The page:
This course explores three themes related to the peace and conflict resolution on the divided island of Cyprus: division, governance, and reconciliation. Together, we will explore the historical context of the conflict and the impact of its legacy on daily life, the various proposals to address the grievances of the different communities, including the various proposals from the UN and the EU to govern the Island. To counter the narrative of division, the course examines the various points that bring the different communities together out of the necessity of inhabiting “shared space,” visiting practitioner organizations on the ground that work toward peace and reconciliation through grassroots initiatives. The course emphasizes how conflict transformation can occur at the micro- and macro-levels and what the various obstacles, challenges and possibilities for transformation exist in Cyprus.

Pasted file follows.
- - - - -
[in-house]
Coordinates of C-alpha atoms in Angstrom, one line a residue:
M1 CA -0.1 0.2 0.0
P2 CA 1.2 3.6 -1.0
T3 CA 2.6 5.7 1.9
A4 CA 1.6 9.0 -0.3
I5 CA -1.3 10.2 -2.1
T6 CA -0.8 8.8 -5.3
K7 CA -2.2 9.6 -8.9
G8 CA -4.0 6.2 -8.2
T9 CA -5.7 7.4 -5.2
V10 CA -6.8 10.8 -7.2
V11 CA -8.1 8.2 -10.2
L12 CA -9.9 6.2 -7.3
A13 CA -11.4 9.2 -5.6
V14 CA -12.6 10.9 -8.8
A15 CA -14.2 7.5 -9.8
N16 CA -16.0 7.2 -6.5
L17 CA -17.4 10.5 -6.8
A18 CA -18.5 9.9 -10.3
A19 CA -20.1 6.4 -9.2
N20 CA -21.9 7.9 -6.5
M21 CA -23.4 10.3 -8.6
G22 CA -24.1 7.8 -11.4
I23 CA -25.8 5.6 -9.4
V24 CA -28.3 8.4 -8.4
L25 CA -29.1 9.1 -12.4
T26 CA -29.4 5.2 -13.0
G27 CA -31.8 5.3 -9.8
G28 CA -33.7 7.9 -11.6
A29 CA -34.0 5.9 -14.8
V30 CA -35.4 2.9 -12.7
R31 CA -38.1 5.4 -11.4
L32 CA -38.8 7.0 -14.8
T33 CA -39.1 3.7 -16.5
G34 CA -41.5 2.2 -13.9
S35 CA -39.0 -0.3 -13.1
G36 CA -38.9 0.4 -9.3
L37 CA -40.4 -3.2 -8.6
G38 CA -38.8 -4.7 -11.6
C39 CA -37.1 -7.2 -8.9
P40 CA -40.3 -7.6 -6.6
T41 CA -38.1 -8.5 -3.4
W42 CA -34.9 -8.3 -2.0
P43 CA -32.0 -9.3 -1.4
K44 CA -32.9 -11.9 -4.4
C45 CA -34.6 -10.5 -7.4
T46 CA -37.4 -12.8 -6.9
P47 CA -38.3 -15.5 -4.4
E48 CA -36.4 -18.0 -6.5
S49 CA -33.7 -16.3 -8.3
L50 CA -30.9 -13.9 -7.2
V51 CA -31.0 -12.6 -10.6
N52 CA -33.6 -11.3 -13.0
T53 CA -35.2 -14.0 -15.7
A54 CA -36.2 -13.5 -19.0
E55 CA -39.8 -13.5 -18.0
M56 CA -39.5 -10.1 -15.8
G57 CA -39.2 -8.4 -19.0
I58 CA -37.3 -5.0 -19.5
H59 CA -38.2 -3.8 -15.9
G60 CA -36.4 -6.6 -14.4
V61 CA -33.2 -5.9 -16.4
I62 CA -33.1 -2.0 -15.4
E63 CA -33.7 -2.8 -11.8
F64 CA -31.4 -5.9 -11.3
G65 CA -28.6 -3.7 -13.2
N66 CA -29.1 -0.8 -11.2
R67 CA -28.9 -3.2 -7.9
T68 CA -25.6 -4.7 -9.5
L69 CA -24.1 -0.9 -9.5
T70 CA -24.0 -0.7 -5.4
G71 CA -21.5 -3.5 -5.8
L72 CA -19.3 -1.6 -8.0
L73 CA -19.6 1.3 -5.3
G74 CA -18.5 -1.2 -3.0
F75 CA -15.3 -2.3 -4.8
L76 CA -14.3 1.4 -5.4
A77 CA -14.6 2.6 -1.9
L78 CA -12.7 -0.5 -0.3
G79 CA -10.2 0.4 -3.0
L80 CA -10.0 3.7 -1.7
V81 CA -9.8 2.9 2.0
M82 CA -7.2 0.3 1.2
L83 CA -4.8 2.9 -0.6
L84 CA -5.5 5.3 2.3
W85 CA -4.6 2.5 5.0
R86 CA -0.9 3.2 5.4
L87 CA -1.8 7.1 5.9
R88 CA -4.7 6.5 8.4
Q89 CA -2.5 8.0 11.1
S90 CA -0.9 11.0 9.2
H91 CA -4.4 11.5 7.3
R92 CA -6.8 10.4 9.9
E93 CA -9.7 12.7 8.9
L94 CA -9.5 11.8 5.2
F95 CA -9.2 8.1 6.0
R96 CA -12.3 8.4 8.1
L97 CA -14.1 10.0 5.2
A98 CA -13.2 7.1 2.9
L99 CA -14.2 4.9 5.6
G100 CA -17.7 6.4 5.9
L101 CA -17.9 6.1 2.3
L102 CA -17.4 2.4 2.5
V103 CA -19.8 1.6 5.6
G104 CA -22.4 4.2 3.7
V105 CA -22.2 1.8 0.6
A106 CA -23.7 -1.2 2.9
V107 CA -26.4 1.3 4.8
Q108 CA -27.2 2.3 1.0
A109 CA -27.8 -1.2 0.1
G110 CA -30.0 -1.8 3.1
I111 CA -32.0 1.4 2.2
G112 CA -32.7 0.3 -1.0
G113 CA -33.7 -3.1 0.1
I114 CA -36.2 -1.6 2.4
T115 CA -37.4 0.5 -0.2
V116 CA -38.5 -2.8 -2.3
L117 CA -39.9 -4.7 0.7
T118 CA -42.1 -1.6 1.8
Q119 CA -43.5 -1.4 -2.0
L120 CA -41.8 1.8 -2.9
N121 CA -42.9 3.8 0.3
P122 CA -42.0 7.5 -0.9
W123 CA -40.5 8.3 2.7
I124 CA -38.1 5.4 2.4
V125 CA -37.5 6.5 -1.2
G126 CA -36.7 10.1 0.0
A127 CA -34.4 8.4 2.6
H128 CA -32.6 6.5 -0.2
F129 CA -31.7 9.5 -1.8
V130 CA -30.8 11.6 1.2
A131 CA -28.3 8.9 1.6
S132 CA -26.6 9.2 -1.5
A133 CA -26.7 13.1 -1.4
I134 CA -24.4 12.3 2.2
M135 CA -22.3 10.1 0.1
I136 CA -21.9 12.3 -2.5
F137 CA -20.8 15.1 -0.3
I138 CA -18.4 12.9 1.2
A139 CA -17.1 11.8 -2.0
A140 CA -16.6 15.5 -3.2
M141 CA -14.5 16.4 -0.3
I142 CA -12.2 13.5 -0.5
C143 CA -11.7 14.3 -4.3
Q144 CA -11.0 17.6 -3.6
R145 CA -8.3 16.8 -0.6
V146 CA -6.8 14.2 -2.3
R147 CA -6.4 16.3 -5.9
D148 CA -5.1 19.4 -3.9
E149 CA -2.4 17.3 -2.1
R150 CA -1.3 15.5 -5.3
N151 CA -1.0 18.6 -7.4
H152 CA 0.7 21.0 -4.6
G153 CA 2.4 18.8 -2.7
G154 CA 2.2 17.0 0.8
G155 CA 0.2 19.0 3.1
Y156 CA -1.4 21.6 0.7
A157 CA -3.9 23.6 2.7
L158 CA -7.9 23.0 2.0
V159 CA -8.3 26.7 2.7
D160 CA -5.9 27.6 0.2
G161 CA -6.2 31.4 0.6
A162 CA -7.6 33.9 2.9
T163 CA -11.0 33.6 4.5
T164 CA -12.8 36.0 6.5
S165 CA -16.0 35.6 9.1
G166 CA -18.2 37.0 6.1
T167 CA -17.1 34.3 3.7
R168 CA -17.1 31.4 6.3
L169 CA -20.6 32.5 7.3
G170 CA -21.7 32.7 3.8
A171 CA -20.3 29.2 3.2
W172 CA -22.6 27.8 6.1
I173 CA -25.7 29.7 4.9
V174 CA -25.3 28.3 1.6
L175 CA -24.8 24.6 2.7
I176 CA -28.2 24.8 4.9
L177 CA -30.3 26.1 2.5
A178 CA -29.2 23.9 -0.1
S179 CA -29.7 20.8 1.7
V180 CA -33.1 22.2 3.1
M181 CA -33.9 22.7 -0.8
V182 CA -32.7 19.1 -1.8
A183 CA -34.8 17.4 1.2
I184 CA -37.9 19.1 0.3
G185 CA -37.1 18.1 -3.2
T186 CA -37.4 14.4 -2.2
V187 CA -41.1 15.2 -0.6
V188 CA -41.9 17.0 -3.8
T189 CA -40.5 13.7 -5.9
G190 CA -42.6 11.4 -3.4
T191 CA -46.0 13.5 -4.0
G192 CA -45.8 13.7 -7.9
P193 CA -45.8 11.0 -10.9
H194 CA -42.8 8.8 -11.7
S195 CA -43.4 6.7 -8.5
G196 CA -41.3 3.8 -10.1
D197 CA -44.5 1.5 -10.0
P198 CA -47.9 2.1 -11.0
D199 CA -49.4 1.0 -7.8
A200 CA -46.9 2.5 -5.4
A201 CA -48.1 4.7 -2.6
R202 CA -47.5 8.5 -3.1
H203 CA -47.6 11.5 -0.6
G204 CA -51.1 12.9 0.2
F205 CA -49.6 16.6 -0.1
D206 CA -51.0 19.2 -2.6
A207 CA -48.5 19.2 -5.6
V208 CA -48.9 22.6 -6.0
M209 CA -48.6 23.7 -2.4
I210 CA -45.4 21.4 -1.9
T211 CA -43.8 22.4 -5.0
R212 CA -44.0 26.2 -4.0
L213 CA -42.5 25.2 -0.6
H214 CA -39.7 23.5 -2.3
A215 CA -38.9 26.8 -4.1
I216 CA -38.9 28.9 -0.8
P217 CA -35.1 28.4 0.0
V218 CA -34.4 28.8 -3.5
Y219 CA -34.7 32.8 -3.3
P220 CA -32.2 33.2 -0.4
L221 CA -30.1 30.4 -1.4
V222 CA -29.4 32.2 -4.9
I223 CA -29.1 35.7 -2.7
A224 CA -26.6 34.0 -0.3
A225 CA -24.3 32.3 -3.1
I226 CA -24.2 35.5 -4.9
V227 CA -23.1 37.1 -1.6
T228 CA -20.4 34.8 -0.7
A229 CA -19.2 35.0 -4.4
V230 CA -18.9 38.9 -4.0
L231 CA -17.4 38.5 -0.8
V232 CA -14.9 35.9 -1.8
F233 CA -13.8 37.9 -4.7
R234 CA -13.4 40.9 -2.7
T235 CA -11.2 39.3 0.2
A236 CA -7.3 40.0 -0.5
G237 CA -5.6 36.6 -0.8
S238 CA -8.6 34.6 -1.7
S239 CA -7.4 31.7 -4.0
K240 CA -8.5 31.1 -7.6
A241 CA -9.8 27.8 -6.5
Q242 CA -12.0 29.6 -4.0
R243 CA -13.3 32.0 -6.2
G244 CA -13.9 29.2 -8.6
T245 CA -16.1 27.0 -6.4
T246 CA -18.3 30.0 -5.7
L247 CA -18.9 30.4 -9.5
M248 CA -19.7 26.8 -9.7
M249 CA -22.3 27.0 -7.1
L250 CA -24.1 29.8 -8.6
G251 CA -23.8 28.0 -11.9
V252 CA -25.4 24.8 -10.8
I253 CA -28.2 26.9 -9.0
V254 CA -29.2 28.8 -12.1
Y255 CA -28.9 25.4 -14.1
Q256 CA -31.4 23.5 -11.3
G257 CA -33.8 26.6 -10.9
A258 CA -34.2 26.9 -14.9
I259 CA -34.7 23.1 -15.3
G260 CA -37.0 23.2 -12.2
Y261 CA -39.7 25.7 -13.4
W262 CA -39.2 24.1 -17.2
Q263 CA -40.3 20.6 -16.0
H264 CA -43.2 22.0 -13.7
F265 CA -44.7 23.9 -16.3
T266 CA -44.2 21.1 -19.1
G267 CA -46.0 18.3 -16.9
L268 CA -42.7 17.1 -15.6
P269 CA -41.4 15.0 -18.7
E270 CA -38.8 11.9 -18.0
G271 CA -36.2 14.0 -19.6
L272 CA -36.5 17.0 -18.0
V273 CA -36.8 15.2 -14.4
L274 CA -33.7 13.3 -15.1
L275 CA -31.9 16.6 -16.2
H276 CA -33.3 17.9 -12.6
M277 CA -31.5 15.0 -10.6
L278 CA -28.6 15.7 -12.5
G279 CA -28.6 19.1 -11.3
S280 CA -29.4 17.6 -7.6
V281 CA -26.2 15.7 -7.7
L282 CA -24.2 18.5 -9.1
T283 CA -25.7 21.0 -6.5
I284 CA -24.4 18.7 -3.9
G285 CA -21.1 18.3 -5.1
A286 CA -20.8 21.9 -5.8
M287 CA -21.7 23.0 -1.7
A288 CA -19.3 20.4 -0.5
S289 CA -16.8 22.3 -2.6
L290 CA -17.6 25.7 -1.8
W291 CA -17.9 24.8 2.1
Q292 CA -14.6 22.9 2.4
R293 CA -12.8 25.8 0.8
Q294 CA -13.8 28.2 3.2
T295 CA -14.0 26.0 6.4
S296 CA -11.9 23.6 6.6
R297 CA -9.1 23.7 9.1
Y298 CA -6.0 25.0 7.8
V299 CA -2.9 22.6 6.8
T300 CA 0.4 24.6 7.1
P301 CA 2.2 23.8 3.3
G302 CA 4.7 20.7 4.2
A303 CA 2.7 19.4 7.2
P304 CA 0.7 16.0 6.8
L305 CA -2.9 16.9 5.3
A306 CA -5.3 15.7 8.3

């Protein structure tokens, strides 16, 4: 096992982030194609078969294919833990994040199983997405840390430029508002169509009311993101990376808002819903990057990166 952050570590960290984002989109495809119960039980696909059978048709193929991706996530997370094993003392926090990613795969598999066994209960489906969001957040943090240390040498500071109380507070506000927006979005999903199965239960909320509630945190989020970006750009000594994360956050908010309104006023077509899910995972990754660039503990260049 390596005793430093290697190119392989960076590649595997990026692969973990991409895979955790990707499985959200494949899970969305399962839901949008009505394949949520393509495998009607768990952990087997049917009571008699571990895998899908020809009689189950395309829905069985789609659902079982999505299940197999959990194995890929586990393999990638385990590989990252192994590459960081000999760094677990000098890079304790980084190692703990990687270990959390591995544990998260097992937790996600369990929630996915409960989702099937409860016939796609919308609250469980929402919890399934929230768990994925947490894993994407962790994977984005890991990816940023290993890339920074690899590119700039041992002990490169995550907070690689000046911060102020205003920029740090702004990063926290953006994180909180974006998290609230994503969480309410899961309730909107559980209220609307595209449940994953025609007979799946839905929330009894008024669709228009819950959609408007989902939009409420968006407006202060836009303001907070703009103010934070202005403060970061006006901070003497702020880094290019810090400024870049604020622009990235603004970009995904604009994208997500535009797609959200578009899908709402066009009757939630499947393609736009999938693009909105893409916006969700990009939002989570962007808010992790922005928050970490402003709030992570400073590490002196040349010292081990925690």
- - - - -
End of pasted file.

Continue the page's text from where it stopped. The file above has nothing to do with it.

Paris has long been a site where the
status quo has been challenged and overturned in the name of the new.
This course focuses on the multiple revolutions—political, cultural, and
aesthetic—that have shaped France and its citizens over the past 250
years. Starting with the storming of the Bastille and the revolution of
1789, we will explore the various revolutionary movements that shaped
France up through May 1968, when students, factory workers and political
activists joined together to participate in mass strikes
and—briefly—suspend the federal government.
From Spells to Hymns: State Religion, Practices of Magic and Superstition in Ancient Greece